#15.  SF 2343 CRIMINAL LAWSupposedly, there are many incidents of people in the Davenport area attempting to outrun police vehicles, and this is the solution – forfeiture of the person’s motor vehicle, but only if the person who attempted to elude the police is the registered owner of the vehicle.  Constitutional issues of Equal Protection and Due Process are very evident in this measure.  The bill passed the Senate 41-9video and was not considered in the House.  JRC OPPOSED this bill.  A “NAY” vote is a vote with the JRC position and is displayed as √.

 #16SF 2282 JUDICIAL BRANCHIt’s amazing that this bill could have passed out of the Senate, much less out of a Judiciary Committee, but it did.  It supposedly instructs the Iowa Supreme Court that it cannot strike down a statute as unconstitutional unless a supermajority (5-2) of justices declare it to be unconstitutional.  It passed the Senate 26-24video.  It was dead on arrival in the House.  JRC OPPOSED this bill.  A “NAY” vote is a vote with the JRC position and is displayed as √.

#17.  SF 2235 NEW CRIMES:  This unnecessary and redundant legislation requested by the Iowa Department of Homeland Security creates the new crime of Critical Infrastructure Sabotage and carries some hefty penalties – a class “B” felony and a fine of $85,000 to 100,000 for “critical infrastructure sabotage”.  “Critical infrastructure sabotage” means any unauthorized act that is intended to cause a substantial interruption or impairment of service rendered to the public relating to critical infrastructure property. JRC has expressed concerns that the fine could be considered an “excessive fine” in certain circumstances and could violate the Eighth Amendment.  JRC believes the language is too broad in that it does not make exceptions for a labor strike; a possible protest protected by the First Amendment; an incident in which someone runs into an electric pole that knocks out power for a large portion of a city; and several other unforeseen circumstances.  It passed the House 69-31video, and passed the Senate for the final time 35-13video.  Governor Reynolds signed the bill into law.  JRC OPPOSED this bill.  A “NAY” vote is a vote with the JRC position and is displayed as √.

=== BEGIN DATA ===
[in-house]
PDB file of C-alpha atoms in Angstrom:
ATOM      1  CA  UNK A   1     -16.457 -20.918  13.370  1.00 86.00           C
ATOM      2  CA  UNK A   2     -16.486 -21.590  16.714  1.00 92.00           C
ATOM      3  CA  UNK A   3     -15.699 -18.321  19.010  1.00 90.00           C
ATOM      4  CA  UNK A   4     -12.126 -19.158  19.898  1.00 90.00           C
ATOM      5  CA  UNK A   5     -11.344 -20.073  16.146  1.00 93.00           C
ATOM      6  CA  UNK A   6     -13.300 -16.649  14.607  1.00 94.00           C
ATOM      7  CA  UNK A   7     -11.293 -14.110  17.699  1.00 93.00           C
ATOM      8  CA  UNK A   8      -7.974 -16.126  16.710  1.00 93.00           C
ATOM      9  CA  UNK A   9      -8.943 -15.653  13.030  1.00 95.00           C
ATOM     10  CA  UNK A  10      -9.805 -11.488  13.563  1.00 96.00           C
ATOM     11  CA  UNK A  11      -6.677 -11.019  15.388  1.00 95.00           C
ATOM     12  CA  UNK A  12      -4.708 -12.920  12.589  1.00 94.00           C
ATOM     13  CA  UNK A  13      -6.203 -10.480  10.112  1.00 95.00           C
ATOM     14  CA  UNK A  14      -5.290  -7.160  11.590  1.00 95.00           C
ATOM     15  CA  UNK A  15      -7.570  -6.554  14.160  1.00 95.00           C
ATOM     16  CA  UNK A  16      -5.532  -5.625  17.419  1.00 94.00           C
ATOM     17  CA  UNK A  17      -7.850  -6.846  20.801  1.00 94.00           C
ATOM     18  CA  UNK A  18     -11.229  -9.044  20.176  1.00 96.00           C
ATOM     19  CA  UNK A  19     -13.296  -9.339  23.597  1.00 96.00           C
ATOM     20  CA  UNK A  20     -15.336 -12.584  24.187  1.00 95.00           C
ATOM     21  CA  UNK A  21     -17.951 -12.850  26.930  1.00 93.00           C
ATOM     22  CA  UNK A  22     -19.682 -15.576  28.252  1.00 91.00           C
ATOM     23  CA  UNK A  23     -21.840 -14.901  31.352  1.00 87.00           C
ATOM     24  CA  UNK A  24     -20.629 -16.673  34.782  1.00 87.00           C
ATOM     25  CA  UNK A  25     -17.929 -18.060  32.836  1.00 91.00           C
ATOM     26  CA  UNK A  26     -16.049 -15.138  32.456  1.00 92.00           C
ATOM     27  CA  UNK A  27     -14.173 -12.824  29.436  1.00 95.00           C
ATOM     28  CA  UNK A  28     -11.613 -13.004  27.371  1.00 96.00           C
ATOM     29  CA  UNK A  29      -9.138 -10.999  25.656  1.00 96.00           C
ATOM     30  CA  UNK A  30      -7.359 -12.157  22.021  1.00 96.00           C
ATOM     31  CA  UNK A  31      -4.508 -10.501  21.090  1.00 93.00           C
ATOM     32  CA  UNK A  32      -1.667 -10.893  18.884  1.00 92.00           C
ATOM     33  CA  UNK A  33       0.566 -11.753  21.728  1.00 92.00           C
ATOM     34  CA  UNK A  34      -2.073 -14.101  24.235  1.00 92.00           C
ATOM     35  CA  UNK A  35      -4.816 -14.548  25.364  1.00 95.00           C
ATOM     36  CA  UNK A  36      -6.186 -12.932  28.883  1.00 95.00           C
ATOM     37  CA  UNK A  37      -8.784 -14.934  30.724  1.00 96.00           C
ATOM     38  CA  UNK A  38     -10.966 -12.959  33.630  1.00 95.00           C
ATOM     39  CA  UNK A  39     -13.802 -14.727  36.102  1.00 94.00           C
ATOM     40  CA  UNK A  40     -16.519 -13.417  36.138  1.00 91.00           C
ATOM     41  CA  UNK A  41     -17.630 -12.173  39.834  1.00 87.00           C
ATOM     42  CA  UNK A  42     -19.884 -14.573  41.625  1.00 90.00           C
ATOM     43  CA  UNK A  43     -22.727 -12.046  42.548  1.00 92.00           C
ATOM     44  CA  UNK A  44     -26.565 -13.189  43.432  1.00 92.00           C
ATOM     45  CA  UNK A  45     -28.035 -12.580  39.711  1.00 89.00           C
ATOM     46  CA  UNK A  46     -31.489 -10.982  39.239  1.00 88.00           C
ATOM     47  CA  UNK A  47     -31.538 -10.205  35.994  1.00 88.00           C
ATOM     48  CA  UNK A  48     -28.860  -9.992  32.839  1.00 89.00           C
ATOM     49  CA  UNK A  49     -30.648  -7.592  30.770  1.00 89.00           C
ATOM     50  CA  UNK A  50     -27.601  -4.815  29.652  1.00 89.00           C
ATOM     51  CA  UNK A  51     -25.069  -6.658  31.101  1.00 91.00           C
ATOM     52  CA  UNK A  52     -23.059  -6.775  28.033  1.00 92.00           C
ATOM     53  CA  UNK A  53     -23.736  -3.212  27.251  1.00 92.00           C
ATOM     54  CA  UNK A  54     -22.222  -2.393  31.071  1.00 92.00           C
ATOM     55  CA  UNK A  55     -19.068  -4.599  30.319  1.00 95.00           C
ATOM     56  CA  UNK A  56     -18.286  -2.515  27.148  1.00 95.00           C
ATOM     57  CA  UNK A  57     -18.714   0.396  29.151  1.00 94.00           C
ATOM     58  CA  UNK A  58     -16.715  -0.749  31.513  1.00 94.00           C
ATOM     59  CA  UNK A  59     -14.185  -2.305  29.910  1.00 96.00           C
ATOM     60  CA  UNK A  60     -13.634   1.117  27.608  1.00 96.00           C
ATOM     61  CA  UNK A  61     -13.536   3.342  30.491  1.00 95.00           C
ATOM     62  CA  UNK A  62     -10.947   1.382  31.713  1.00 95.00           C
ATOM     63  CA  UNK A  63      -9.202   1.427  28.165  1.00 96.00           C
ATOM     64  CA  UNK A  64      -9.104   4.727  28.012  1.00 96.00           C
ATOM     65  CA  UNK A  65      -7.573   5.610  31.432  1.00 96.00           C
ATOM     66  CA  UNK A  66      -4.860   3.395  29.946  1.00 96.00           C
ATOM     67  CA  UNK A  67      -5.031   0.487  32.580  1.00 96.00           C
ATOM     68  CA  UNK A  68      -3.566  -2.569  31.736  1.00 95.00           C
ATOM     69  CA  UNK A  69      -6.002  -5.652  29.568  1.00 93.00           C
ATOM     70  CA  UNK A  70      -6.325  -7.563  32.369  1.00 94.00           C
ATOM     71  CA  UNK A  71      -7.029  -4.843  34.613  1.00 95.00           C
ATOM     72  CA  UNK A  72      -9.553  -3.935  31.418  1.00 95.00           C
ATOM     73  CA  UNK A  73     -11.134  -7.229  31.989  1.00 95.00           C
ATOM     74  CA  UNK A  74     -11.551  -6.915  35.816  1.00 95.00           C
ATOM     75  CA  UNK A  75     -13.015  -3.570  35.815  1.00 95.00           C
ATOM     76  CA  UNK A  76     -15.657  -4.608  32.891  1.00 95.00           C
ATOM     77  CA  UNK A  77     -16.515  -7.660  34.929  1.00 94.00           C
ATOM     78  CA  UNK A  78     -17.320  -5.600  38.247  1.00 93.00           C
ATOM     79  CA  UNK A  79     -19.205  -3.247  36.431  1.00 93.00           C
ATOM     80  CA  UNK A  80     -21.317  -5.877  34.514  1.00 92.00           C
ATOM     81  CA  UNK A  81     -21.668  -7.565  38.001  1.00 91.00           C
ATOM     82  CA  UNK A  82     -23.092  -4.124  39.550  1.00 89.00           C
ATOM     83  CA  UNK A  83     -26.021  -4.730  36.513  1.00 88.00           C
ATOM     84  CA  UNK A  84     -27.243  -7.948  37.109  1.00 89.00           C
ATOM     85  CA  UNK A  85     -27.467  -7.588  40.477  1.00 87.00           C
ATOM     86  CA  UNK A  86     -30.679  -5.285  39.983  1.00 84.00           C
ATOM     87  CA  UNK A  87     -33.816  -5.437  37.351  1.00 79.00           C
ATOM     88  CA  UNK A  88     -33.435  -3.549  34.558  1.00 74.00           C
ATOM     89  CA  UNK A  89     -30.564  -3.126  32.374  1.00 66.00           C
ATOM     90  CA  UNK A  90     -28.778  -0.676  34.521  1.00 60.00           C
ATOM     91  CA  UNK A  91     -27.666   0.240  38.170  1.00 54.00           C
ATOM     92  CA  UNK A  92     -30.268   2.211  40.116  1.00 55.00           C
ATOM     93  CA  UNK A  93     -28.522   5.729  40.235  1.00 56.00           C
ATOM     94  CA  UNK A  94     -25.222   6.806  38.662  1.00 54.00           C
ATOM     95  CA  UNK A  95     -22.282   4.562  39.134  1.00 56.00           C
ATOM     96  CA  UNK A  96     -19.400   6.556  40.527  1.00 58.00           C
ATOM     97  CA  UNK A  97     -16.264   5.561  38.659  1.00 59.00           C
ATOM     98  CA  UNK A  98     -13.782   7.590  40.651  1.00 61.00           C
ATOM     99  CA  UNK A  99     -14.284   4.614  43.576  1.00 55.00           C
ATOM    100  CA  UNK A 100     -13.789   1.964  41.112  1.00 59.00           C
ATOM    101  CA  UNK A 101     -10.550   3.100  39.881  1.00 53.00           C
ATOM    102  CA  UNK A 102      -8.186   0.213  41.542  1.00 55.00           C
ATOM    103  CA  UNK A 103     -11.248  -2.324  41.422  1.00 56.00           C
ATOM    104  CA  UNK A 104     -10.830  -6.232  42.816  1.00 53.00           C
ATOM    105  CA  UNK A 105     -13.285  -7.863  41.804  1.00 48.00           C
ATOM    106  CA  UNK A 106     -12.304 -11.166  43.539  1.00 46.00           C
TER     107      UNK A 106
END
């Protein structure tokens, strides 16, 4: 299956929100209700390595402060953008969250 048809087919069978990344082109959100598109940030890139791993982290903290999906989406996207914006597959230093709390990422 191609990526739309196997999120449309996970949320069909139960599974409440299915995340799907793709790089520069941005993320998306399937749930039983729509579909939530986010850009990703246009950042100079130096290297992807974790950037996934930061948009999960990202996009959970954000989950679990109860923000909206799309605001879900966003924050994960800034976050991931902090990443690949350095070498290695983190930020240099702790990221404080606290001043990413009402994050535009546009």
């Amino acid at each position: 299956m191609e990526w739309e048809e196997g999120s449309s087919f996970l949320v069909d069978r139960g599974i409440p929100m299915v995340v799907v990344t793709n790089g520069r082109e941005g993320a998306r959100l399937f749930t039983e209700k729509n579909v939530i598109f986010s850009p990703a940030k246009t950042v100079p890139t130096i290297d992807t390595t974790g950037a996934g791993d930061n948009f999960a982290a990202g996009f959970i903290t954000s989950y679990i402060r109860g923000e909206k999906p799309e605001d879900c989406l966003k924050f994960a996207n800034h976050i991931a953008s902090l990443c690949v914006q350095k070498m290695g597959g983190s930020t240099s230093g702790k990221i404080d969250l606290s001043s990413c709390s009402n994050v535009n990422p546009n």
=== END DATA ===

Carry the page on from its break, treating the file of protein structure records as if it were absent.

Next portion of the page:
#18.  SF 2230 ENHANCED PENALTIES:  This legislation is a priority bill of the Iowa County Attorneys Association (ICAA).  Rep. Mary Wolfe (D-Clinton) brought this to our attention in a Tweet.  Rep. Wolfe and Rep. Rick Olson (D-Des Moines) attempted to fix this bill on the House floor during debate, but it appears as though no one was listening.  The bill contains a serious flaw that will allow a kidnapper to elude conviction on the basis of being a parent.  Fawkes-Lee & Ryan, on behalf of Justice Reform Consortium (JRC) requested a veto on this bill.  SF 2230 passed the Senate 50-0video and passed the House 82-16video.  Despite our veto request, Governor Reynolds signed the bill into law within a few days of receiving it, even though the rush was not necessary.  JRC OPPOSED this bill.  A “NAY” vote is a vote with the JRC position and is displayed as √.